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Re: Patch: cprng_fast performance - please review.

On Fri, Apr 18, 2014 at 02:41:07PM -0400, Thor Lancelot Simon wrote:
> Of the few systems which do have instructions that accellerate AES, on
> the most common implementation -- x86 -- we cannot use the instructions
> in question in the kernel because they use CPU state we do not save/
> restore when the kernel runs.  I'd welcome anyone's work to fix that,
> so long as it does not impose major performance costs of its own, but
> I do not personally have the skill to do it, and if wishes were horses...

On x86 the xmm registers could be used in kernel code provided that:
1) If the fpu registers are owned by a different process they are saved
   into the pcb (because an IPI might ask they be saved).
   (Or save the resister values somewhere the IPI can save them to the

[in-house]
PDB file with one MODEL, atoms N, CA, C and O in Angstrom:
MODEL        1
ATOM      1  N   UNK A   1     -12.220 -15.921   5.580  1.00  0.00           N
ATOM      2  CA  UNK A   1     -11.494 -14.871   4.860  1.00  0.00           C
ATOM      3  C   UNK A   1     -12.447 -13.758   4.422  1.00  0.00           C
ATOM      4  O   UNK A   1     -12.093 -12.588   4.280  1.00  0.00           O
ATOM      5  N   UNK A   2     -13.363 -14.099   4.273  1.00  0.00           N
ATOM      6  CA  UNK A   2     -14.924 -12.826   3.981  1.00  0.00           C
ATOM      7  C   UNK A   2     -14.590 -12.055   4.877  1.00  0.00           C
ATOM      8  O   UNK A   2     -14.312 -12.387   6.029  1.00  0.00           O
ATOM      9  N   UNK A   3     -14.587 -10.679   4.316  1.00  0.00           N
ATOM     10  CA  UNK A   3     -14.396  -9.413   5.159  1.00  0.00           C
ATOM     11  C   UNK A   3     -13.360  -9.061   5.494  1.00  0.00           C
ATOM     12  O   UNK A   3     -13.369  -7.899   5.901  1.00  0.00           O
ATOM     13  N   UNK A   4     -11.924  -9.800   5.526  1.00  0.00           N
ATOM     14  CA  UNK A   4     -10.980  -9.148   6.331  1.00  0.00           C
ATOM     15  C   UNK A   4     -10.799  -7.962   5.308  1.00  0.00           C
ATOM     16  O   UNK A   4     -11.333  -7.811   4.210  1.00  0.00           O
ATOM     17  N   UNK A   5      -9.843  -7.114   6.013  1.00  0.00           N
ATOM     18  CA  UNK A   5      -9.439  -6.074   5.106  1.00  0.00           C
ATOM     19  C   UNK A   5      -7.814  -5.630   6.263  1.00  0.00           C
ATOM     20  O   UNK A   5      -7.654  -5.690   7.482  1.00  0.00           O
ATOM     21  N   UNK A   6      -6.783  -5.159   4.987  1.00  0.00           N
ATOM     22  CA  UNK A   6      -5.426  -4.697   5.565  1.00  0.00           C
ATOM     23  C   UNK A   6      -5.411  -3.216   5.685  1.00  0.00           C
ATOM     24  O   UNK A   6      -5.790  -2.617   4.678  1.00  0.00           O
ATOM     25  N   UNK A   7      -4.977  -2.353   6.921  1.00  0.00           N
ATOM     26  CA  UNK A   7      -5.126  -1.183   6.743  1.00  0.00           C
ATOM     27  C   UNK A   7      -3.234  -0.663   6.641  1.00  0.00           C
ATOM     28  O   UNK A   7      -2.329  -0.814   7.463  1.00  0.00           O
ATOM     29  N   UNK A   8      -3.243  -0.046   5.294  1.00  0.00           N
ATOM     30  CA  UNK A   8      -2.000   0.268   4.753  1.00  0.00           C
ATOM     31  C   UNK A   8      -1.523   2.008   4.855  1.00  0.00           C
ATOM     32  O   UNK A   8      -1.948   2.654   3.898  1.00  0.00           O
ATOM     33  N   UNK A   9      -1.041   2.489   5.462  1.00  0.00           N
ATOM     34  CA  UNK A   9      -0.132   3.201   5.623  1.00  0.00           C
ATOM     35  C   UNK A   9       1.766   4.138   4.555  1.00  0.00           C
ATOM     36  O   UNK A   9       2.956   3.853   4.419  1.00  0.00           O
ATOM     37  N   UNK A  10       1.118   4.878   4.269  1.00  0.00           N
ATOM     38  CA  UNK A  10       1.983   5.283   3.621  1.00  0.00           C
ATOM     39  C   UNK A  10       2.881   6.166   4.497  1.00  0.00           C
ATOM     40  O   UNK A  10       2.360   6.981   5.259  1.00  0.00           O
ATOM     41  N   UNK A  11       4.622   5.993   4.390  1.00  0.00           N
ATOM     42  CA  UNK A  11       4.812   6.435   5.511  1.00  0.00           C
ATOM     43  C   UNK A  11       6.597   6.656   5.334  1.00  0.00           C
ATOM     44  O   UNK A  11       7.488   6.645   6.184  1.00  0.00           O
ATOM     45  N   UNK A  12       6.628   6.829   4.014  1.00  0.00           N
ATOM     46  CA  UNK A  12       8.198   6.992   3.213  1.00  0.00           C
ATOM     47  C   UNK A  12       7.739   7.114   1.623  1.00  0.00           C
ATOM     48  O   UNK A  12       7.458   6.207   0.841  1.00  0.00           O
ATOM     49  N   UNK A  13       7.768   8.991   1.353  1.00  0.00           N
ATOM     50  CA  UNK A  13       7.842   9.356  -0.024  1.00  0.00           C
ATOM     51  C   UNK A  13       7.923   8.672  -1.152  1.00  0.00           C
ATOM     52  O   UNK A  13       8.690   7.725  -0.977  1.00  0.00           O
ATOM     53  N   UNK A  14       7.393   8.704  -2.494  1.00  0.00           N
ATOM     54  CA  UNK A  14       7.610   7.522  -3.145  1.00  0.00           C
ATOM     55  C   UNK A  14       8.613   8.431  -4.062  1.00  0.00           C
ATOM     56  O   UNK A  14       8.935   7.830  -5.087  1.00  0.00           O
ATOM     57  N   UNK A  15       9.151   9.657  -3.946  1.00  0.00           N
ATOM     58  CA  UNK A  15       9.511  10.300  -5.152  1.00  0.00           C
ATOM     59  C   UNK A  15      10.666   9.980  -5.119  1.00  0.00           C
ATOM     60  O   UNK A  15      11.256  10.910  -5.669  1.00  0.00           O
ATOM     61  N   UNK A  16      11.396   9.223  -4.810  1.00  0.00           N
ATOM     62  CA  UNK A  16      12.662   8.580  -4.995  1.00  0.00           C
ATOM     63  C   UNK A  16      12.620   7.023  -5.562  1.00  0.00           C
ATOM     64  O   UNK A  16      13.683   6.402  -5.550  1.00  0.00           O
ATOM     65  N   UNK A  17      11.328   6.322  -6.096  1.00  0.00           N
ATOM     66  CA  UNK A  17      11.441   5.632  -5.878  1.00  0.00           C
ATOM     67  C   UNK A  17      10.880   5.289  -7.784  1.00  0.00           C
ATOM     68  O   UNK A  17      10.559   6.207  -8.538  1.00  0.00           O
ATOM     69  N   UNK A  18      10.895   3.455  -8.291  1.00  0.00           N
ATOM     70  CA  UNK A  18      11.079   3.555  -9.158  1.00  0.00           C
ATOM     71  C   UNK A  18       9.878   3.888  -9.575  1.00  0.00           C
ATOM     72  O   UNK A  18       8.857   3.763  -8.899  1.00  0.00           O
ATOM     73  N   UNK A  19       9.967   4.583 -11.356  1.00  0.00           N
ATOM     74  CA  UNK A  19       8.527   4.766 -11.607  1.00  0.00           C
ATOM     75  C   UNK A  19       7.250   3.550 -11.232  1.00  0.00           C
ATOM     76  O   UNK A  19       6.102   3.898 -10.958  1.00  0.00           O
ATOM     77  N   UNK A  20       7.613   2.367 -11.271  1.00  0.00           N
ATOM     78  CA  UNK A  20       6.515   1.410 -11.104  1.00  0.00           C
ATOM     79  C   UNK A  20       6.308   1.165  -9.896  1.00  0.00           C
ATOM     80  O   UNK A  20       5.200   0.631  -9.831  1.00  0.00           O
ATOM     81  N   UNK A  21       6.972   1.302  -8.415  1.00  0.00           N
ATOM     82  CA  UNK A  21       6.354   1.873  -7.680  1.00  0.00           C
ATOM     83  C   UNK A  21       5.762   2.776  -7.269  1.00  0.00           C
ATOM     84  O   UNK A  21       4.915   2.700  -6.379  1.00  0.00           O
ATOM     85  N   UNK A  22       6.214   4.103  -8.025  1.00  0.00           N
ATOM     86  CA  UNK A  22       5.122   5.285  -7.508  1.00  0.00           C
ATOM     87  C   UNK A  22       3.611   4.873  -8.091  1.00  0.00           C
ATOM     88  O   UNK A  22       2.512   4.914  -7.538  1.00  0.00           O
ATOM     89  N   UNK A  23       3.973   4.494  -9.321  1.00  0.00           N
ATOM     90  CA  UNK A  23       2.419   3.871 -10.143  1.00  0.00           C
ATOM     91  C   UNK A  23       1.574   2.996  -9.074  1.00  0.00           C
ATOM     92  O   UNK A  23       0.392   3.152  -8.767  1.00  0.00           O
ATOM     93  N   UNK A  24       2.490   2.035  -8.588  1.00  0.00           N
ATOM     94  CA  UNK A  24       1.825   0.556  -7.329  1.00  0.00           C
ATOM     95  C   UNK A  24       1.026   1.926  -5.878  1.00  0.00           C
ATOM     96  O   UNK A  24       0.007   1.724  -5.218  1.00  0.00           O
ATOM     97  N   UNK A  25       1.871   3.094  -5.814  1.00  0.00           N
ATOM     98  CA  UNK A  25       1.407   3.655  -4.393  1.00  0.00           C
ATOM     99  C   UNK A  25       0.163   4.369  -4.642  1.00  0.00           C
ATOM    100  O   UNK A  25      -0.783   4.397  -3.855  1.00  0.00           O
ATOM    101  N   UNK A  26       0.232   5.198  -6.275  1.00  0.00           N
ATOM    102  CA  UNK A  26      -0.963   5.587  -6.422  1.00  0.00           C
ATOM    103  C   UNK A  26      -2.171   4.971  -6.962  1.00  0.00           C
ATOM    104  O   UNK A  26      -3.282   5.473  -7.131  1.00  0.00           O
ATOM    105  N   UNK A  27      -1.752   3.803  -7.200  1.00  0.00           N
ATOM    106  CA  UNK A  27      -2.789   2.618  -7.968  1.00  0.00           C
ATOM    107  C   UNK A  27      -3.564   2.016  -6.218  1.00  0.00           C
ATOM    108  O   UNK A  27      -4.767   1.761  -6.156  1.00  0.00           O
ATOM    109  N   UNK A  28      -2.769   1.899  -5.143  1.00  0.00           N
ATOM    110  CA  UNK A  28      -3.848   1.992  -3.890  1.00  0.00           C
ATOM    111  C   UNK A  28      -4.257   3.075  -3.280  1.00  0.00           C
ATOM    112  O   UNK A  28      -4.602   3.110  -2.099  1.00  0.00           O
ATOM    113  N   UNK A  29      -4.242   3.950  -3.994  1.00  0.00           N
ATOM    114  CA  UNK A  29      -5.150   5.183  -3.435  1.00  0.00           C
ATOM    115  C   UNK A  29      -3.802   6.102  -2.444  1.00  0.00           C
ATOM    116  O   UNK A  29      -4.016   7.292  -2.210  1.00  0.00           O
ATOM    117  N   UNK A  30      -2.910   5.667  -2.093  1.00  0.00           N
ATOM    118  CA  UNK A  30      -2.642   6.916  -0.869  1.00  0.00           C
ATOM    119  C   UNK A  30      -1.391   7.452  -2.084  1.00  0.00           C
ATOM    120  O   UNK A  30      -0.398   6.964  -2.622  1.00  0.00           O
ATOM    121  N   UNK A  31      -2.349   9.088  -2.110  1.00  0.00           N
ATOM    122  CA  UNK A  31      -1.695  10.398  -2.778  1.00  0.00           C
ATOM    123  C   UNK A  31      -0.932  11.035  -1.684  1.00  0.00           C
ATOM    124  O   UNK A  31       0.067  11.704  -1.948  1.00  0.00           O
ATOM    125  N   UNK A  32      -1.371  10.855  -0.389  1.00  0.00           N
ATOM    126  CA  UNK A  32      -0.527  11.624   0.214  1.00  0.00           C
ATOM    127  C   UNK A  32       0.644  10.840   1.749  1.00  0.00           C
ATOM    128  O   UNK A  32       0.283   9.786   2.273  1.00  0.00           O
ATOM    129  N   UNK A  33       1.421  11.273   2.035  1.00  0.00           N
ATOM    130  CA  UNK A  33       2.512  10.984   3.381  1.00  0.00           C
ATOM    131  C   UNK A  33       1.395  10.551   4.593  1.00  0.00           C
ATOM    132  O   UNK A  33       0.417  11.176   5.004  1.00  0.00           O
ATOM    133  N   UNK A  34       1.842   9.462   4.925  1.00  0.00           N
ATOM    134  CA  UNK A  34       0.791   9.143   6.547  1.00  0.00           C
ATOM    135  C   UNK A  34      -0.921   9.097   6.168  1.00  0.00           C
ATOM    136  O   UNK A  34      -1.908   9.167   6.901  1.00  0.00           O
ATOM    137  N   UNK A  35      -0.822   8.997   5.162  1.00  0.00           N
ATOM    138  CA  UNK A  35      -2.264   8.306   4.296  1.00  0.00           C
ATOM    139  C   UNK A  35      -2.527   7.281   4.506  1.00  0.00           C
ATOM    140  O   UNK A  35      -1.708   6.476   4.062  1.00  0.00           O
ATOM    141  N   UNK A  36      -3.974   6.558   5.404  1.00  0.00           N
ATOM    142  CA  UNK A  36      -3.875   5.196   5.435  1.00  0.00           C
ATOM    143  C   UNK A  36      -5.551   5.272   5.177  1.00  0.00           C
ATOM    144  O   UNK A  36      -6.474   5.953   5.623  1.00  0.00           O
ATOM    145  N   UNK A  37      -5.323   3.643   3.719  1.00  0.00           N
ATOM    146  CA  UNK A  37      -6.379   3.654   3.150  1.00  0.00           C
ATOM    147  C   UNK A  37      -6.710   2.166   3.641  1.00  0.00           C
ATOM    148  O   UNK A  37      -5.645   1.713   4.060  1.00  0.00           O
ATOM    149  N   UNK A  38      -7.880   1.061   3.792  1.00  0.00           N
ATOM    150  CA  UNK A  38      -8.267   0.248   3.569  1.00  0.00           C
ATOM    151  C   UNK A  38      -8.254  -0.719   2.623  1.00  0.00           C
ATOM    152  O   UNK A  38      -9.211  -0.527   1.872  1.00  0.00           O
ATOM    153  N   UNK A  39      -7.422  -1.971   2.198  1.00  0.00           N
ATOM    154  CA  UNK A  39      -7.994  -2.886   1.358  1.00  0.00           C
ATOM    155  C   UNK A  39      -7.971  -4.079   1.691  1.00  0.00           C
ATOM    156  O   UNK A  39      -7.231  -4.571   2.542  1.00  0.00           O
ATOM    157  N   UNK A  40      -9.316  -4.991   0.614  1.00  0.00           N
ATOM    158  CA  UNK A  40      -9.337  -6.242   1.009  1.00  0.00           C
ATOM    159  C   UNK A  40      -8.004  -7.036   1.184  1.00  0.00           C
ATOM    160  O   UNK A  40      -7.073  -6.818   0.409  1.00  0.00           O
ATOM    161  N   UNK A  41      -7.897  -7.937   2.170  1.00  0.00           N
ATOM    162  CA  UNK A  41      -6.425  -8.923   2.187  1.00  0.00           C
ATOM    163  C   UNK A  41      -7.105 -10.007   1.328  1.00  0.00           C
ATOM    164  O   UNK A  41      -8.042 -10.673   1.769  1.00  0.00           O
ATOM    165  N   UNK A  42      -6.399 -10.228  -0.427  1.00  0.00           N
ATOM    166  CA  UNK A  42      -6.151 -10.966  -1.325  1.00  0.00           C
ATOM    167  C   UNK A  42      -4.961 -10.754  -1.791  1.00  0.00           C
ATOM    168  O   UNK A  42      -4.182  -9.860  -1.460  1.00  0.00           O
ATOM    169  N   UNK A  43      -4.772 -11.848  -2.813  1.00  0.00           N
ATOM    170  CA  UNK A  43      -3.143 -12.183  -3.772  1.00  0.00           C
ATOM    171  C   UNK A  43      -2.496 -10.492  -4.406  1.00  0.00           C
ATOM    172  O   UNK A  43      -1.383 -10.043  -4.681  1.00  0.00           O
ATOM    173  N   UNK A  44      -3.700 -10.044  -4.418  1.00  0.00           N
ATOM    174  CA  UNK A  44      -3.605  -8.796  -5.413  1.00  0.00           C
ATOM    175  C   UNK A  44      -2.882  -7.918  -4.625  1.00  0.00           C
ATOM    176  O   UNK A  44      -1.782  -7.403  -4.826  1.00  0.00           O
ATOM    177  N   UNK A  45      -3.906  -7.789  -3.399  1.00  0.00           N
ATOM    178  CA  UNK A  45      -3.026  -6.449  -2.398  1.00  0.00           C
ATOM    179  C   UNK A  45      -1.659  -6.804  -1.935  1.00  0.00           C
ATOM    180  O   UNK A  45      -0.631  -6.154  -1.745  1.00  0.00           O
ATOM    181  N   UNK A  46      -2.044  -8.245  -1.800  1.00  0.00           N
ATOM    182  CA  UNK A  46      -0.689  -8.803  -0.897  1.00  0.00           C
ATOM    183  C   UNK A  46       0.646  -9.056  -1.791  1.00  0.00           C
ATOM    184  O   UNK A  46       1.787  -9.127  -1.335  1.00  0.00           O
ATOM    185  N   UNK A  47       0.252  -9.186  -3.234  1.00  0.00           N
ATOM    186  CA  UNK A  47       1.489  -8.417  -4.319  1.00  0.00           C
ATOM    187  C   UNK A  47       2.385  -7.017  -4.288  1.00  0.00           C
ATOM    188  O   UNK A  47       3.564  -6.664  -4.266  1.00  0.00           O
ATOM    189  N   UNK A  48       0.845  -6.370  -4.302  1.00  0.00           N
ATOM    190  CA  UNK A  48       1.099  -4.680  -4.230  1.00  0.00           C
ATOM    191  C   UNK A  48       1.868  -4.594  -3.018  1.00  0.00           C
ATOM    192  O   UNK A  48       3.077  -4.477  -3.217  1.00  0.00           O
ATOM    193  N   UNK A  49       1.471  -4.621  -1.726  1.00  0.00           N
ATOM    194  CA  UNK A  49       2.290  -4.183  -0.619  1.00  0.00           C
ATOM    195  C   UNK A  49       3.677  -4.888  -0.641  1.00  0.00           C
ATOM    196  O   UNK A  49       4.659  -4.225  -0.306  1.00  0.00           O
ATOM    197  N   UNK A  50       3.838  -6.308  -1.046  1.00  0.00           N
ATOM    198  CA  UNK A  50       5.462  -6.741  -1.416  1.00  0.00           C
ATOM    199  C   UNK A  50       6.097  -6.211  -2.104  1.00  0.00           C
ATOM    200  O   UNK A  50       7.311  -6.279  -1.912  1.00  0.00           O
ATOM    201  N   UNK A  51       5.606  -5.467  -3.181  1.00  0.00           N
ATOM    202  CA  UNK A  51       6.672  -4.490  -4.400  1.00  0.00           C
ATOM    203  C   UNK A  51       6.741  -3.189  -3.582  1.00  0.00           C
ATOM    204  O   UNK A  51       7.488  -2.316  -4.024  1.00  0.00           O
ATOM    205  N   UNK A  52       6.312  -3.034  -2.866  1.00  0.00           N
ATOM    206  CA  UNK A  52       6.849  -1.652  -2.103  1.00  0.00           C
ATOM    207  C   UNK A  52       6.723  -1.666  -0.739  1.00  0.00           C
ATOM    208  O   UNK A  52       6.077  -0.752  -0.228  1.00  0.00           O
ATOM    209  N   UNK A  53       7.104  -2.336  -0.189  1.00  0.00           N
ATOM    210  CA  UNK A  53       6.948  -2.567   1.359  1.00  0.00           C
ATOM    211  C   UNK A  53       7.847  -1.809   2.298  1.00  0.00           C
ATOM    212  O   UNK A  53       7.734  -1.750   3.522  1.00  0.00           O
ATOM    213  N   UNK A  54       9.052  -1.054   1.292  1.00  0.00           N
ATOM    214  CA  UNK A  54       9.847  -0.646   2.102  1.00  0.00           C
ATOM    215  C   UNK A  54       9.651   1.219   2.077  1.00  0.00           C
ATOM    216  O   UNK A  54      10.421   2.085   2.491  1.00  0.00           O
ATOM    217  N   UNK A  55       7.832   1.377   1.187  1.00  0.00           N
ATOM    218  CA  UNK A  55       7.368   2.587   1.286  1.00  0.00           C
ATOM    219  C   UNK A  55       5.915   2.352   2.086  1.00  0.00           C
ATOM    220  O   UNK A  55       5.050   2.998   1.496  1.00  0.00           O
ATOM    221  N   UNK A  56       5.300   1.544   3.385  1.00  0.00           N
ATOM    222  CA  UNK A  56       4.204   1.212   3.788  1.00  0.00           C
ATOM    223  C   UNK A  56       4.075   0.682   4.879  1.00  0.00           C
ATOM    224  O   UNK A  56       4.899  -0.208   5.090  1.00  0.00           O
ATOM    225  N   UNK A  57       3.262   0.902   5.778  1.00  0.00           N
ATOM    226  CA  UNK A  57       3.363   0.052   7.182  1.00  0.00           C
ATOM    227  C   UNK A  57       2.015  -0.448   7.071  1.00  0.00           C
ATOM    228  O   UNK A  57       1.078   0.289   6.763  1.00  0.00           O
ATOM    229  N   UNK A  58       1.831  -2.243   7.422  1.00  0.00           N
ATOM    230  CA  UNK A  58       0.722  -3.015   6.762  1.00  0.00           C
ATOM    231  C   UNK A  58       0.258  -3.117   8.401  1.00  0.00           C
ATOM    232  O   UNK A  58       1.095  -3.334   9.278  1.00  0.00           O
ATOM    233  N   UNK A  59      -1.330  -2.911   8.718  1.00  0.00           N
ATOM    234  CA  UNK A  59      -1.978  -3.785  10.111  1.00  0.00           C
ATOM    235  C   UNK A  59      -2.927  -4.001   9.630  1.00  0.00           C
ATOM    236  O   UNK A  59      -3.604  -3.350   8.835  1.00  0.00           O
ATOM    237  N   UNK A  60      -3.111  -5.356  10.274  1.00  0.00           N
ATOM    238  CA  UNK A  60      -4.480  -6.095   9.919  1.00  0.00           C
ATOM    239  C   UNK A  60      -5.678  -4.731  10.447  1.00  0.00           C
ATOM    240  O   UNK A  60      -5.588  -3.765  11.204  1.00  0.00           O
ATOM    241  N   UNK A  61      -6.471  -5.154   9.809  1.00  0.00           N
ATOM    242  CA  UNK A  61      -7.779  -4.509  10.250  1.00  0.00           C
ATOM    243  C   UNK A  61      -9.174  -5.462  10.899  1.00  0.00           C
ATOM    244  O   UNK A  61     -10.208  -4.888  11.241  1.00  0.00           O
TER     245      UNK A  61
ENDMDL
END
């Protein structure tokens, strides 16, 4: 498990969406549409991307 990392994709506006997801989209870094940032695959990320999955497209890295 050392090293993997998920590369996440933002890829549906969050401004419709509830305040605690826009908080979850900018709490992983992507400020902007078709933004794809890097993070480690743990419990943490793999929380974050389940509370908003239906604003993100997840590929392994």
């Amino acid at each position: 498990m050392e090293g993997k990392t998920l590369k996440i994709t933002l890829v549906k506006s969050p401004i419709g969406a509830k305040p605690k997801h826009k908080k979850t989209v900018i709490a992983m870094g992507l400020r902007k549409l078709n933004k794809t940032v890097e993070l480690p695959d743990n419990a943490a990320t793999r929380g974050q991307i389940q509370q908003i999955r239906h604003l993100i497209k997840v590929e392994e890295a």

pcb from.)
2) Pre-emption is disabled.
3a) If the fpu registers are owned by the current process the registers
   used are saved and restored.
3b) If the fpu is not active it is enabled (and then disabled).

You probably don't want to to a full fpu save unless you really need to.

I'd guess that the AES instruction would only need a couple of xmm/ymm

There is one luring issue with the intel cpus though....
If the user program has used AVX encoded instructions that affect the
ymm registers there is a big clock penalty for the first non-avx encoded 
instruction that uses the xmm ones (don't ask what the hw guys f*cked up
and bodged a fix for...).
The ABI requires that the ymm (high) registers be cleared with a special
instruction before every function call - which will include all system
calls, but this won't be true if the kernel is entered by an interrupt.

I don't know about amd cpus.


David Laight:

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